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Four Actions To Ignite Success

There are literally thousands of blog posts about keys to success, so what makes this one any different? I see no less than one blog post every day about different morning routines, lists of things successful people do, info graphs, charts, and everything else that will fit into a blog post.

What makes this post different is that, after reading all of those posts, and implementing most of the tips, these are the four specific actions that made the biggest immediate impact in my own life. I share them with all of my clients because I truly believe that these four steps alone will help you take your life to the next level.


Every day, on paper, with a hand held writing utensil. The first thing people ask is if they can type them. No, you cannot type them. People argue that typing is faster. Writing something by hand, with a pen, on paper is the intellectual equivalent of actually chewing and tasting your food. The second question I get is whether or not you have to actually re-write them every day, or if it is sufficient to just review them daily and write them weekly or monthly. You MUST re-write them every day. This will reinforce your commitment to the goals AND get your subconscious actively thinking about ways to achieve them. If you don't have the time to re-write your goals or are worried about your hand getting sleepy, you are not committed to the goal.


I skipped the step of "Get A Planner" because I assume everyone has a planner. If you are the type of person who is just highly skilled at remembering everything, I commend you, and hope you will consider using a planner to free up a few gigabytes of your human hard drive to make room for inspired ideas and relaxing. You can find hundreds of systems and articles on how to effectively plan your life. I am going to put down 2 essential tips for your planning system. Everything else is just process.

  1. Plan weekly, and be sure you schedule AT LEAST one task that moves you toward your goal. You can schedule 2 or more, but at a minimum, each goal gets one scheduled task per week, even if it is simple. Ideally, plan for one task per day to reach the most important goals. Maybe it is the same task every day. Just as long as, come the end of the week, you can pat yourself on the back for making some type of progress toward each goal.

  2. Go back to high school. If your high school was anything like mine, you probably had homeroom from 8:30 until about 9:00, math from about 9:03 to 9:42, three minutes to get from class to class, thirty eight minutes for lunch, etc. This schedule was a pain in the ass, but it got the job done and got you out of school with an education. Imagine if you went back to high school and the principal told you that you had from 8:30 AM until 3:30 PM, and that you had to complete forty five minutes of Math, Science, English, and Social Studies, all while taking 30 minutes for lunch and playing outside for 45 minutes. You could do it at your own pace, but had to be done by the end of the day. Likely, if you are like me, your day would start with recess, and then wade into lunch, followed by another recess, followed by snack time. The hard stuff would have been crammed to the end of the day, probably not finished, and if finished, not finished well. Set "Block Goals" every day. Imagine spending 15 minutes in the morning before the day starts scheduling exactly what you were going to do every hour of the day. Imagine CRUSHING the first five hours of the day. Even if you fall off schedule toward the end of the day, what an amazing day it would have been.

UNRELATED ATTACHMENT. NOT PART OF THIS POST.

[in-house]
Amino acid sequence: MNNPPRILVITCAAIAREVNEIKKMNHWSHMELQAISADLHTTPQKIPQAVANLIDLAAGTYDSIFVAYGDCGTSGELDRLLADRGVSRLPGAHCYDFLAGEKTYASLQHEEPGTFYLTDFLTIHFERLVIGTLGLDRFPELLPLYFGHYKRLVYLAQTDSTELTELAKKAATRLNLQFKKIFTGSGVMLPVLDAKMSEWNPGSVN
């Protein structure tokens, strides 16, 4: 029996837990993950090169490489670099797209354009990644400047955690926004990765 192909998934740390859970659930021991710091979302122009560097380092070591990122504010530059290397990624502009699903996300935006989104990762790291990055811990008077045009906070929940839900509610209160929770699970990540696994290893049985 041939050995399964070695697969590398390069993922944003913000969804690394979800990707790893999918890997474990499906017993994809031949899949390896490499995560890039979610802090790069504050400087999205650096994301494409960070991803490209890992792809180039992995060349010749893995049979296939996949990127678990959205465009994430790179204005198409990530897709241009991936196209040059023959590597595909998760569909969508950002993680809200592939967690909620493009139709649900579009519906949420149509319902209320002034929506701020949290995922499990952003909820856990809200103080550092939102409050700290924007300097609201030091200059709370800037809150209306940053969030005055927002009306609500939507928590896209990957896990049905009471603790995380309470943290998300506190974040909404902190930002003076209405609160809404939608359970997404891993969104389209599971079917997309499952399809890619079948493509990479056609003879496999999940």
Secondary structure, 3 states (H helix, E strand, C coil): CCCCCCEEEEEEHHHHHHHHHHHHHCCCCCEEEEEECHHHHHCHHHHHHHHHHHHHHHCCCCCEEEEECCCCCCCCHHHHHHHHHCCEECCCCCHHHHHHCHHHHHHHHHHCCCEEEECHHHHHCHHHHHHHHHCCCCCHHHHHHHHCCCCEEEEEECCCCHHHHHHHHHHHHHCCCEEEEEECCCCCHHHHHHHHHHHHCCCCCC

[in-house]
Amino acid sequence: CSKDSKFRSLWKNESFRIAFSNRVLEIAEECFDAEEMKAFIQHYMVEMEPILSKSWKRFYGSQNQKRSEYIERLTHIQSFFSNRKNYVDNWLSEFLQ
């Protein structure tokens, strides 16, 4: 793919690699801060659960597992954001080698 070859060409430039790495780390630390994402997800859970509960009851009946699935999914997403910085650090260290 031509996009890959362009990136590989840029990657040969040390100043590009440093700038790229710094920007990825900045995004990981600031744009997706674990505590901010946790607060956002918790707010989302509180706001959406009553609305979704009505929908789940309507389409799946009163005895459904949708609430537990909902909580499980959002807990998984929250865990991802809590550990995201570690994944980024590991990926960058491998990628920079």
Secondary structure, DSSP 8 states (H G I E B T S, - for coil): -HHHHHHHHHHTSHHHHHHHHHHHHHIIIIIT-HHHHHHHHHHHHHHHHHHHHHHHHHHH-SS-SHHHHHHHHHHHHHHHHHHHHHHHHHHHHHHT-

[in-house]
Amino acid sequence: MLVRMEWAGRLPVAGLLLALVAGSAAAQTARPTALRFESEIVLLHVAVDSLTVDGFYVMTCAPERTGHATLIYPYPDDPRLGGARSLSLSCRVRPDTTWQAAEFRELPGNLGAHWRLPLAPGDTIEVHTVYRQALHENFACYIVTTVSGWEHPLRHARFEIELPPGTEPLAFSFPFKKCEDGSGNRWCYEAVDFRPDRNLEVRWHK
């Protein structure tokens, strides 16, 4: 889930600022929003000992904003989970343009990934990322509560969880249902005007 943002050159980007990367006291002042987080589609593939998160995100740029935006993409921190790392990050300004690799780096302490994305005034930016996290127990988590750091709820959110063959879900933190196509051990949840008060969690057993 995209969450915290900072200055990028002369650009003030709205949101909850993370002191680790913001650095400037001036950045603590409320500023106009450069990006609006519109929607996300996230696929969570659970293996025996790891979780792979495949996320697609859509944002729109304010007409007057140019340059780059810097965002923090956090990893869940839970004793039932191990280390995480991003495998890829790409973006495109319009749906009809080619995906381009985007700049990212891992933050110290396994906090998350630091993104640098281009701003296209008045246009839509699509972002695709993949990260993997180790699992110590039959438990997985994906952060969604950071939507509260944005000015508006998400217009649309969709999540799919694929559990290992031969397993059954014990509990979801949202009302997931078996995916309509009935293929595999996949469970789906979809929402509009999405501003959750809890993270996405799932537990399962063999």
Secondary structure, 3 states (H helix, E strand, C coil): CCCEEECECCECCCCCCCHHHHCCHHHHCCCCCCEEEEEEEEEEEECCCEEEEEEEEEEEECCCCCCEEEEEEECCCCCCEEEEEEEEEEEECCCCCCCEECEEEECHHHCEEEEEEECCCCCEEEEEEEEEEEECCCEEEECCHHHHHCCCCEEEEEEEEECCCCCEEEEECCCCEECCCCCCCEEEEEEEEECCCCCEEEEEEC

This is a seemingly easy one. Did you know that, by nature, we spend the majority of our "alone time" engaged in negative self-talk? It’s a wonder we are so averse to being alone and need to be distracted all the time by our smart phones, televisions and computers. We spend a good amount of our alone time in the car, sometimes thinking about things that we have to do, closely followed by thoughts of "wishing we started doing it sooner" followed by "I wish I wasn't such a procrastinator." The solution: Spend your car time feeding your brain with positive input. Get an audiobook or find a podcast. These should be of the "success" nature. There is a time and place for fun and fiction, but let’s reserve our car time for self-improvement and programming our brains for success.


Why keep a journal? For the same reason we measure our kids heights on the wall. Journals help you see growth. I often look back on my journal entries from a year or more ago to see what I wrote about then. What was I grateful for? What was I afraid of? What were my goals, and have I achieved them, or have I improved the quality of my goals altogether? I recommend journaling at the end of every day (again, on paper, with a pen) but once a week is ok too. I can't honestly say I have seen much difference when I skip a day or two, but much more than a week is too long to go. Keep it positive. No need to beat yourself up "Dear Diary" style. No need to write about people being mean to you. Write about the awesome things you did that day. Write about the special moments you shared with friends and family. Write down cool quotes you heard and interesting things you learned. Next year, open to the page you started on and see how much you have grown.

That's it. Those are the four specific actions that made the most immediate impact in my daily life. Sounds like alot of work? What can I say? If it were easy, everyone would do it. If you want me to expand on any of these, or if you try them yourself, let me know in the comments.

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